The Q&A Archives: Concord Grapes

Question: This summer our 10-year-old concord grape vines had what looked like some type of fungus covering the entire vine, and the fruit dropped before it ripened. We pruned the vines heavily this fall but are there other measures we should be taking?

Answer: Last summer was a frustrating one for many gardeners because of the cool wet weather. Those conditions are ideal for many diseases. Pruning helps combat disease by increasing the air circulation around your vines. (In general, late winter is the best time for severe pruning, because fall pruning can stimulate new growth at a time when the plant should be slowing down and hardening off in preparation for winter.) It would also be a good idea to rake up the fallen fruit and dead leaves as soon as possible to keep the disease organisms from overwintering in the soil. In the late winter before the weather warms up, replace the old mulch with new material. Keep a lookout for signs of the disease as the season progresses and dispose of any infected foliage. Hopefully, you will have some fruit again next summer.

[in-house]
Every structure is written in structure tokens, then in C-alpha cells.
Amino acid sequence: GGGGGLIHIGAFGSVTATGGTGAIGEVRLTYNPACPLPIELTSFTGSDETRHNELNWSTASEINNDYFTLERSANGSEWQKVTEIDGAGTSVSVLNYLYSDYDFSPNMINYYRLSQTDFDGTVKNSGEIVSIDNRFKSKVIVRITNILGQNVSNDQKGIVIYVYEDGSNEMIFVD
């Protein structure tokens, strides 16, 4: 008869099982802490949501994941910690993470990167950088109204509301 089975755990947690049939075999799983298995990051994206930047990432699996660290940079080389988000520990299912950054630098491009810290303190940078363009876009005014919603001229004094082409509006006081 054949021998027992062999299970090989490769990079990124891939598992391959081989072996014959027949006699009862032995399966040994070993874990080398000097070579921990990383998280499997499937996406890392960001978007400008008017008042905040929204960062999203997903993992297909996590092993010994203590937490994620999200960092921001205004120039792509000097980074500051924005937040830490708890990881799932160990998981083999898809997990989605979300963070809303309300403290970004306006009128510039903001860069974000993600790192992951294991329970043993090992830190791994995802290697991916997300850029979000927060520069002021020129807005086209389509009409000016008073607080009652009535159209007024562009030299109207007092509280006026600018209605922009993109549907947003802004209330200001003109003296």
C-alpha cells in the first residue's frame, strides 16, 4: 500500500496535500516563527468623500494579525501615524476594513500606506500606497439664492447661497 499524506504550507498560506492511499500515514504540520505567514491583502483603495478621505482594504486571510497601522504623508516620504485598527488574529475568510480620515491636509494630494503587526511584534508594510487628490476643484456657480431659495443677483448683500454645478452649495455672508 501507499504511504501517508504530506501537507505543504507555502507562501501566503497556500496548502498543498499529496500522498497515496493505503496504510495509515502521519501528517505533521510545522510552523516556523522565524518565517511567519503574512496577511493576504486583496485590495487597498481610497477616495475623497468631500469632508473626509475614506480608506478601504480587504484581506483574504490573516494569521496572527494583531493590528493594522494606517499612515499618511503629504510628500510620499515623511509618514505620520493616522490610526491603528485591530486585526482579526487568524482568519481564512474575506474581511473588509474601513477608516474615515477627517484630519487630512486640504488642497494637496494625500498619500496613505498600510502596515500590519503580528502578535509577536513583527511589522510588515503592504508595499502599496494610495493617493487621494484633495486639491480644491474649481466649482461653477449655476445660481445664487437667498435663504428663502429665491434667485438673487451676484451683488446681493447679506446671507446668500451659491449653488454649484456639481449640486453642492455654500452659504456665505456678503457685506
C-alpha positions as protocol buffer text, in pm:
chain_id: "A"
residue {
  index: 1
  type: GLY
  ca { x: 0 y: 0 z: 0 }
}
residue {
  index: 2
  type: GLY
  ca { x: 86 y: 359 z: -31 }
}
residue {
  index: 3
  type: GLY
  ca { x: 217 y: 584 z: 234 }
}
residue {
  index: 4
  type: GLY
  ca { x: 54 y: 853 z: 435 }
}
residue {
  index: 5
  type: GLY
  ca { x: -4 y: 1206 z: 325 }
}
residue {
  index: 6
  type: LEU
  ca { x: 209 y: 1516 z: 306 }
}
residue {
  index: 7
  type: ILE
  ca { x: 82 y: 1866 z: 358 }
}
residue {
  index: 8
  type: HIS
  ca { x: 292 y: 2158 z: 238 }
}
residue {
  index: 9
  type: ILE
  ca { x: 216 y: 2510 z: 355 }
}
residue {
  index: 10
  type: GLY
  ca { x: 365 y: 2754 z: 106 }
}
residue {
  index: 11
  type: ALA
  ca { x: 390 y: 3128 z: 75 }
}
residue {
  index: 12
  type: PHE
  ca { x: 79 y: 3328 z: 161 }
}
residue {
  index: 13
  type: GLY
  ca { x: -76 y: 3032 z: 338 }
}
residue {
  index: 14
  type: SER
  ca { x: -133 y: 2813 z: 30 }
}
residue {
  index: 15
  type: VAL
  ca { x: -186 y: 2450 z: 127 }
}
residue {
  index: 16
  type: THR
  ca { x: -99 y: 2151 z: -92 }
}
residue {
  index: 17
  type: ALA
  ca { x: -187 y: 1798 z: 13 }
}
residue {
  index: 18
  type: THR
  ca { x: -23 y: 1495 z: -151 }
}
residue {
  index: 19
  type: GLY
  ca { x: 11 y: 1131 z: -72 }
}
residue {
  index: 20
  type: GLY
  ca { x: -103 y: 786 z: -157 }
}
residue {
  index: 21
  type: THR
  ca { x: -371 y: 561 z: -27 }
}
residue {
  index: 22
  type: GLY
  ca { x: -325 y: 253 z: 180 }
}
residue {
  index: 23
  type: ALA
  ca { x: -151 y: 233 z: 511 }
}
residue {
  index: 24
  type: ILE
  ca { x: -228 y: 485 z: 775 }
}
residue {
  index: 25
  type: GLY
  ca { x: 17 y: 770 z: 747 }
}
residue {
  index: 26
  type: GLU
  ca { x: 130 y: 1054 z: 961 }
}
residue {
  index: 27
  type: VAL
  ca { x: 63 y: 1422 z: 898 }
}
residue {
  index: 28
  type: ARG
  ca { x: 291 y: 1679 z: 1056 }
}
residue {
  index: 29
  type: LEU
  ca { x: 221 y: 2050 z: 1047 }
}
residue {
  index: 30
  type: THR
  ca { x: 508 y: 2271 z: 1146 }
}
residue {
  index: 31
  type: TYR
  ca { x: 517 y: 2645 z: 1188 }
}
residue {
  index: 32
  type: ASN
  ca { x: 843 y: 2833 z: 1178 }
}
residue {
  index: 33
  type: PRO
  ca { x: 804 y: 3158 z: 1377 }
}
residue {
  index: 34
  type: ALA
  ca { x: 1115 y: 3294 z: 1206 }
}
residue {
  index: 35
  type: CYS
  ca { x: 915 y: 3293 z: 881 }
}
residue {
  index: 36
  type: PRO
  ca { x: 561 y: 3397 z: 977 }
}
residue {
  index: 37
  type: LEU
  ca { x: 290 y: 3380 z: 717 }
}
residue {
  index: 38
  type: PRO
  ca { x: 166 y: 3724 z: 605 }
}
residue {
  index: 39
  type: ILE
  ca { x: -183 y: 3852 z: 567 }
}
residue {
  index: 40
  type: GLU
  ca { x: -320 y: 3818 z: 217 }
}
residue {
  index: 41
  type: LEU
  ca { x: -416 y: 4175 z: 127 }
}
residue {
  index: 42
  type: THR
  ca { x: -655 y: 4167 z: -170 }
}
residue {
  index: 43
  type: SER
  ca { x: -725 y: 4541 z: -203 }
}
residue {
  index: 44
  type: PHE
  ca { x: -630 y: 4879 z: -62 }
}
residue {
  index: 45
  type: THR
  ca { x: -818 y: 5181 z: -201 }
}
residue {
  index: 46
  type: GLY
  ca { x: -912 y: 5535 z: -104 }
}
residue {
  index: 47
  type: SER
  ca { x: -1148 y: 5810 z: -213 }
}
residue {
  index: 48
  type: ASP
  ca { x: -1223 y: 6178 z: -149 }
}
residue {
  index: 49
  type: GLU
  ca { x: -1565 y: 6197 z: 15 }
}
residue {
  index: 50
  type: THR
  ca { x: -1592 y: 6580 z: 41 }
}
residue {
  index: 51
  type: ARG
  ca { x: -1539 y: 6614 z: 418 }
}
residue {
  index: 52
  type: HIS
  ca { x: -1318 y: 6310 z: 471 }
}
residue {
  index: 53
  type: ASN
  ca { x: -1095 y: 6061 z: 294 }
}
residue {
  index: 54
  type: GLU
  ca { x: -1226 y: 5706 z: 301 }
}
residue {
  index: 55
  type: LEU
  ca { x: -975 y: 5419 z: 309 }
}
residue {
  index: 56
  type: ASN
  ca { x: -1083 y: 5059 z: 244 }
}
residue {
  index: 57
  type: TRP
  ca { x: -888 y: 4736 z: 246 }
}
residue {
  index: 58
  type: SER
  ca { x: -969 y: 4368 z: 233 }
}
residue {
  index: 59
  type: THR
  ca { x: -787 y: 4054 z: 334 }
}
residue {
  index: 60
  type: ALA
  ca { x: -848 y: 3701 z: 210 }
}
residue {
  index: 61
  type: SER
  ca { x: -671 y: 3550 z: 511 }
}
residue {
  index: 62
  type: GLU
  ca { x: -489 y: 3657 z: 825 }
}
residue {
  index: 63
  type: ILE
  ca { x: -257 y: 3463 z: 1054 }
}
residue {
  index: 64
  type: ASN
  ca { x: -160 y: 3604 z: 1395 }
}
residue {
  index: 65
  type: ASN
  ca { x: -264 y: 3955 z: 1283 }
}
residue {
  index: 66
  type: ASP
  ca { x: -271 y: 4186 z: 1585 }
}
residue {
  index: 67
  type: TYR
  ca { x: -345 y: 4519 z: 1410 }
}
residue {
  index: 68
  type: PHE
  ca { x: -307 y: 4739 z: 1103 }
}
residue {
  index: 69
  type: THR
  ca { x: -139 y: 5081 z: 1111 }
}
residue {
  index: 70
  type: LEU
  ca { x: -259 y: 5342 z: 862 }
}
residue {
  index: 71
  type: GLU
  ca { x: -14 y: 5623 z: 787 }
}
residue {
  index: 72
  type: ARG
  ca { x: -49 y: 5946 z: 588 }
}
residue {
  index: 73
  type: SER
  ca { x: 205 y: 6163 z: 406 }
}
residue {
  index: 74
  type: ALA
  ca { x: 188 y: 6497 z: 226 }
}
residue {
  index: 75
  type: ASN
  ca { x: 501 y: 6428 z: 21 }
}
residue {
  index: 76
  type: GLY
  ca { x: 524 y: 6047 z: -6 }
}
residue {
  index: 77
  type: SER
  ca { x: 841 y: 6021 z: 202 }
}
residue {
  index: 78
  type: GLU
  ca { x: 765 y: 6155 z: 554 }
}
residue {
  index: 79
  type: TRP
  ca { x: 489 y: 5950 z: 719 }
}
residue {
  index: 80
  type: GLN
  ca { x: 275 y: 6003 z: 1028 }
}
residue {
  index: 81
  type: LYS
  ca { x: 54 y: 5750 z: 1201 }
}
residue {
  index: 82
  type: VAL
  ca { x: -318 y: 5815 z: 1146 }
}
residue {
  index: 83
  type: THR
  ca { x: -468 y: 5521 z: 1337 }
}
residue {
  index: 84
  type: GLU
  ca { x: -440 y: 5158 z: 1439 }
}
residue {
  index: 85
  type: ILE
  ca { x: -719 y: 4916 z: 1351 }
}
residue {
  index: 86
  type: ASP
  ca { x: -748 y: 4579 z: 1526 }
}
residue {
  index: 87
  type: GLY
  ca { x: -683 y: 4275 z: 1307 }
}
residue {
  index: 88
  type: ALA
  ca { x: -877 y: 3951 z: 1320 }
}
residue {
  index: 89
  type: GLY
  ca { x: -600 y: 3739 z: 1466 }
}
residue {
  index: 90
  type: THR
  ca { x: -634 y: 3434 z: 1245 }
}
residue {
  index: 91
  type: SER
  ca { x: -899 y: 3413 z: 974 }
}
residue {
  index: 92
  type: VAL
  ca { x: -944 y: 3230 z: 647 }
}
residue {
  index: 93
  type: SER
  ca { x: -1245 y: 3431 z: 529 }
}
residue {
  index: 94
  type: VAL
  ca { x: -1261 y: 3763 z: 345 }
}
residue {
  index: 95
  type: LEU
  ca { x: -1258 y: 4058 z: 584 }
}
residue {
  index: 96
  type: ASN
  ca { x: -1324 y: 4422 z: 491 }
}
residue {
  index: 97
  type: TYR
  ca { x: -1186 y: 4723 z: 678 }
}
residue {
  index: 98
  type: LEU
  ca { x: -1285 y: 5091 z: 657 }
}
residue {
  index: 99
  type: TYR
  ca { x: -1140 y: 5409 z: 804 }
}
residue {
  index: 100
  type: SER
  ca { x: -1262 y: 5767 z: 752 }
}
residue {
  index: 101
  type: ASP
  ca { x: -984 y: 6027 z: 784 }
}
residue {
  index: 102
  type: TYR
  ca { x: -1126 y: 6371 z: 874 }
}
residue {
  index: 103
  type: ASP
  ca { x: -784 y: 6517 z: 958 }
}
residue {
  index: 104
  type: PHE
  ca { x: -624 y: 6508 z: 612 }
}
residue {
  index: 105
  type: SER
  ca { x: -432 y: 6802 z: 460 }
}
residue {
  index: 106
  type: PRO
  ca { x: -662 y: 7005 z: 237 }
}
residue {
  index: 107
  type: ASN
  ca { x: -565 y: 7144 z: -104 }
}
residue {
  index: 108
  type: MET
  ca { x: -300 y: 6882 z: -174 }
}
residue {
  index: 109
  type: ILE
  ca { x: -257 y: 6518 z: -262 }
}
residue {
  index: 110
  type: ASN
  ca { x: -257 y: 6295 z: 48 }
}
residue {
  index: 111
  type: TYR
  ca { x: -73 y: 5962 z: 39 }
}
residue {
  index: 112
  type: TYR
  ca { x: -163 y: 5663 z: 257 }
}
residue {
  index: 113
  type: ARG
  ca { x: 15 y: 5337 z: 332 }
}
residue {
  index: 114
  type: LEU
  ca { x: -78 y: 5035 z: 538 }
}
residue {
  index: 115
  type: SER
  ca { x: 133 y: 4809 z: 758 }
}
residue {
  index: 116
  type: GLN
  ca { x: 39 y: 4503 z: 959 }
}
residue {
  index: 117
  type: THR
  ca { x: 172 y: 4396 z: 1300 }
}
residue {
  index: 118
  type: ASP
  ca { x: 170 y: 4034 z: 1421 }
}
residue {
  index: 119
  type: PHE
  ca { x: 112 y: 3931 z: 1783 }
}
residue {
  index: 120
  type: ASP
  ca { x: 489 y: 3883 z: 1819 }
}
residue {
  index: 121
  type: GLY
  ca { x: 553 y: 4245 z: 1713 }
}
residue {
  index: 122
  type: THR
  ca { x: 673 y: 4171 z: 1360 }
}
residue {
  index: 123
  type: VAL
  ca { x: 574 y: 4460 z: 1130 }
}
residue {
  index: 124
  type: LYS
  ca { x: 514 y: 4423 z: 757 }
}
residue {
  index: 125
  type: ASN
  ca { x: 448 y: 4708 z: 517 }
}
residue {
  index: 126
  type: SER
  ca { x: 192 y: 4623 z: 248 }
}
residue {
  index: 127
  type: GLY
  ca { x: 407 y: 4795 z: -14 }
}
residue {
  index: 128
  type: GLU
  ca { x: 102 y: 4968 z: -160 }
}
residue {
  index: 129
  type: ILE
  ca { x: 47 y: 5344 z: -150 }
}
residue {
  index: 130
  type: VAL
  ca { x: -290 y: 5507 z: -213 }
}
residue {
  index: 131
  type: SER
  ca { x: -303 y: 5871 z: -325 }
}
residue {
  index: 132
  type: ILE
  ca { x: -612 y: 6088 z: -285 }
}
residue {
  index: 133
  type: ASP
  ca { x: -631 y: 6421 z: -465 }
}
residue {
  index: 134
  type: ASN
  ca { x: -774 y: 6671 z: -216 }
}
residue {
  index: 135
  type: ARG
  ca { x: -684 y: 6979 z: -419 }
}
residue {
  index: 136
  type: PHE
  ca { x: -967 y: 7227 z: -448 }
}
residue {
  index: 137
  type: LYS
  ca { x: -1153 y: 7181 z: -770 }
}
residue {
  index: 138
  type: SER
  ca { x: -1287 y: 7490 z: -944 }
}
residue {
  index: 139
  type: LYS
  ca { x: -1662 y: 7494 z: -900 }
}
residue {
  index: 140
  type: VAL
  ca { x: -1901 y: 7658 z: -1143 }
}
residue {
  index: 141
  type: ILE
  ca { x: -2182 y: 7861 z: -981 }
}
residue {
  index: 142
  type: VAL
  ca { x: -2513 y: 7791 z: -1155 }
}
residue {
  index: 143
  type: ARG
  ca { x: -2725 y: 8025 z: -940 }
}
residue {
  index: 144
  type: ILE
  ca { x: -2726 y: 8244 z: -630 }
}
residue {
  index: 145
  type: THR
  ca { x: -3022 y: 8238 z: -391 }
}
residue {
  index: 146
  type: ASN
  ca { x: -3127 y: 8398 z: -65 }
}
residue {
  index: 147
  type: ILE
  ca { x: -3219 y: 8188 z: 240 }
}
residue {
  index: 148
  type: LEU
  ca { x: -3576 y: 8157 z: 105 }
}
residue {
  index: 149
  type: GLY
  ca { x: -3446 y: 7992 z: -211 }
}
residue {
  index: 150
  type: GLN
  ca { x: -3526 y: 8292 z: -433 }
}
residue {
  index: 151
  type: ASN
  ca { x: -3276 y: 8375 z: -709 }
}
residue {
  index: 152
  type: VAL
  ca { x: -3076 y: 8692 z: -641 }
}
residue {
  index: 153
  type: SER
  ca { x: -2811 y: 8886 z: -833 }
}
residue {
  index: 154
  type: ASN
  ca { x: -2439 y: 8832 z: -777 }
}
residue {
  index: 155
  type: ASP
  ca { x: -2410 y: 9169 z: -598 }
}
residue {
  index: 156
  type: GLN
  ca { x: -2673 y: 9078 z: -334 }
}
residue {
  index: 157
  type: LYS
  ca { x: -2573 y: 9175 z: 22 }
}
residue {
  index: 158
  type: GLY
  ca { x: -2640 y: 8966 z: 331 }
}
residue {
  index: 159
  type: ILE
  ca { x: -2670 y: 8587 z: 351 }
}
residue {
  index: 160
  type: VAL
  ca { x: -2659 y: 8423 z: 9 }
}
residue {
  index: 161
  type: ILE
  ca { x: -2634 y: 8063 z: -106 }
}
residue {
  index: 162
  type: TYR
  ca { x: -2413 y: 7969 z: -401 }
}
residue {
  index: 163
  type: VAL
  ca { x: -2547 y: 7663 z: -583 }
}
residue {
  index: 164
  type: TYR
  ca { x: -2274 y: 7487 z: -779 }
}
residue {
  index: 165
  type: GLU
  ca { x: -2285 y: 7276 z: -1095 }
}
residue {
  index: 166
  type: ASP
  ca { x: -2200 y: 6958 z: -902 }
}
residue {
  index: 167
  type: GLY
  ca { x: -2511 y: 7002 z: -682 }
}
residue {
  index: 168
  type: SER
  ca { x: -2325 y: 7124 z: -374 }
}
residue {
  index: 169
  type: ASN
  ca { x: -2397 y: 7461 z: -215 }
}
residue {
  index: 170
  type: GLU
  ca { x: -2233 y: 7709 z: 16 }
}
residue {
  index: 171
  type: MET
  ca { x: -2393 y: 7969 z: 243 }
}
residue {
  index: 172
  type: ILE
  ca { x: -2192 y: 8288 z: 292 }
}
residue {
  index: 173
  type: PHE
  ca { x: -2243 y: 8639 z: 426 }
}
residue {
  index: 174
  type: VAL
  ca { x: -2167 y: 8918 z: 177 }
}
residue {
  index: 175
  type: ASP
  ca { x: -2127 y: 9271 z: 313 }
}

« Click to go to the homepage

» Ask a question of your own

Q&A Library Searching Tips

  • When singular and plural spellings differ, as in peony and peonies, try both.
  • Search terms are not case sensitive.

Today's site banner is by plantmanager and is called "Captivating Caladiums"